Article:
Battery Life

The Galaxy Note 8.0 features an integrated (non-removable) 4600mAh battery. Assuming 3.7V chemistry we’re looking at 17Wh, a 4.4% increase over the iPad mini. The display is higher resolution and the CPU cores run at a 60% higher frequency than they do in the iPad mini (not to mention that there are twice as many cores). Although the GPU is slower, ARM’s Mali 400 doesn’t appear to be as power efficient as PowerVR’s SGX 543MP2. To make a long story short, the Galaxy Note 8.0 might have a slightly larger battery than the iPad mini, but the platform itself should consume (potentially significantly) more power.

To quantify (we love numbers), we once again turn to our own battery life tests. We’ll start with our 2013 web browsing battery life test, first introduced in the iPhone 5 review:

We regularly load web pages at a fixed interval until the battery dies (all displays are calibrated to 200 nits as always). The differences between this test and our previous one boil down to the amount of network activity and CPU load.

On the network side, we've done a lot more to prevent aggressive browser caching of our web pages. Some caching is important otherwise you end up with a baseband/WiFi test, but it's clear what we had previously wasn't working. Brian made sure that despite the increased network load, the baseband/WiFi still have the opportunity to enter their idle states during the course of the benchmark.

We also increased CPU workload along two vectors: we decreased pause time between web page loads and we shifted to full desktop web pages, some of which are very js heavy. The end result is a CPU usage profile that mimics constant, heavy usage beyond just web browsing. Everything you do on your device ends up causing CPU usage peaks - opening applications, navigating around the OS and of course using apps themselves. Our 5th generation web browsing battery life test should map well to more types of mobile usage, not just idle content consumption of data from web pages.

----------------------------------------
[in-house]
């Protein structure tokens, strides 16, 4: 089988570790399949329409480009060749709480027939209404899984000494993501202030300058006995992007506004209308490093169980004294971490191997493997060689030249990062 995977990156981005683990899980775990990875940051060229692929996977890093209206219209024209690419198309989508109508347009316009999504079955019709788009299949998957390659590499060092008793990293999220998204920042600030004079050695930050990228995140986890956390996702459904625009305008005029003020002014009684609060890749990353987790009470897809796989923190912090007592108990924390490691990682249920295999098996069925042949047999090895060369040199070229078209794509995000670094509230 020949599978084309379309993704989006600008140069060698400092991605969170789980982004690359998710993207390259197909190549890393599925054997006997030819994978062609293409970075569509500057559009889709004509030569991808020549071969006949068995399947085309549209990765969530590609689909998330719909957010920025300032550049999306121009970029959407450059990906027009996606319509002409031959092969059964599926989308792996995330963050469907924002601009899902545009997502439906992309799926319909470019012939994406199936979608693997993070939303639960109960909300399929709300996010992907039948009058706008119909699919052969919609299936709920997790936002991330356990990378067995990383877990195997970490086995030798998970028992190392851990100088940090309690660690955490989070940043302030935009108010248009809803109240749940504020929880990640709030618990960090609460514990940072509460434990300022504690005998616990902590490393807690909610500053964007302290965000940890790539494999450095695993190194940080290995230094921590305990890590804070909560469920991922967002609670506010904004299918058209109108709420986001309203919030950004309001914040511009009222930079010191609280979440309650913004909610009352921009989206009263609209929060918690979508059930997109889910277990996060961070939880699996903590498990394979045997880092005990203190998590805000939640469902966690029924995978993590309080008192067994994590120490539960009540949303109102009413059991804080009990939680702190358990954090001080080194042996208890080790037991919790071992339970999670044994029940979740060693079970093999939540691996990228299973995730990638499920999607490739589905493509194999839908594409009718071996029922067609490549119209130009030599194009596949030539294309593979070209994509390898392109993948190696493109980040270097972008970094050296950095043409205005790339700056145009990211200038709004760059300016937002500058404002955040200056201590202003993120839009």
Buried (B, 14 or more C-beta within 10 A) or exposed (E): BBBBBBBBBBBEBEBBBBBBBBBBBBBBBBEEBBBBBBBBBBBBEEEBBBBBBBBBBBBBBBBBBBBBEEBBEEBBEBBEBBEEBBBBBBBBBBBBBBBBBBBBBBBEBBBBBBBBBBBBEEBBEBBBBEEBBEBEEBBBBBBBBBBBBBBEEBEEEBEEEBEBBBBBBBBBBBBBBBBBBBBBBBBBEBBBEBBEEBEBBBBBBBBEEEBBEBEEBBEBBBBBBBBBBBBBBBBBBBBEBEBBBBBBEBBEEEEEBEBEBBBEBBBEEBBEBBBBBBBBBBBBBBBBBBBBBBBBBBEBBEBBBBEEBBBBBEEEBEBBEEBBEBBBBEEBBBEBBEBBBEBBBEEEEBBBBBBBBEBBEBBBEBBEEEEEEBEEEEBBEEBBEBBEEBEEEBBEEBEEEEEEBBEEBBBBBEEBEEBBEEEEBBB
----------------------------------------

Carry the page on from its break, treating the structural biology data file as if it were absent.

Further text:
Web Browsing Battery Life (WiFi)

The Galaxy Note 8.0 delivers about 13% lower battery life than the iPad mini in our test. The drop isn’t tremendous, but it’s just beyond the point of being noticeable.

Video Playback Battery Life (720p, 4Mbps HP H.264)

Video playback is much worse. The Note 8.0 shaves off 23% from the iPad mini’s battery life on a single charge. Apple has traditionally done a great job of implementing low power video decode, it seems like Samsung needs to do some work here as even the larger Note 10.1 suffers.

3D Battery Life - GLBenchmark 2.5.1

Finally, for the true worst case scenario, we have our GLBenchmark 3D battery life results.

3D battery life is one area where the old Galaxy Tab 8.9 actually leads everything else, the reason being that its hardware is so slow it's simply incapable of drawing all that much power compared to newer, faster tablets. Here we get a good feel for the lower bound in the Note 8.0's battery life - a bit under 4 hours. The 8 ends up with ~ 40% less time on a single charge compared to the iPad mini.

The Note 10.1 does a lot better here simply due to its larger battery (offset by a larger display, but benefitting from a lower power SoC).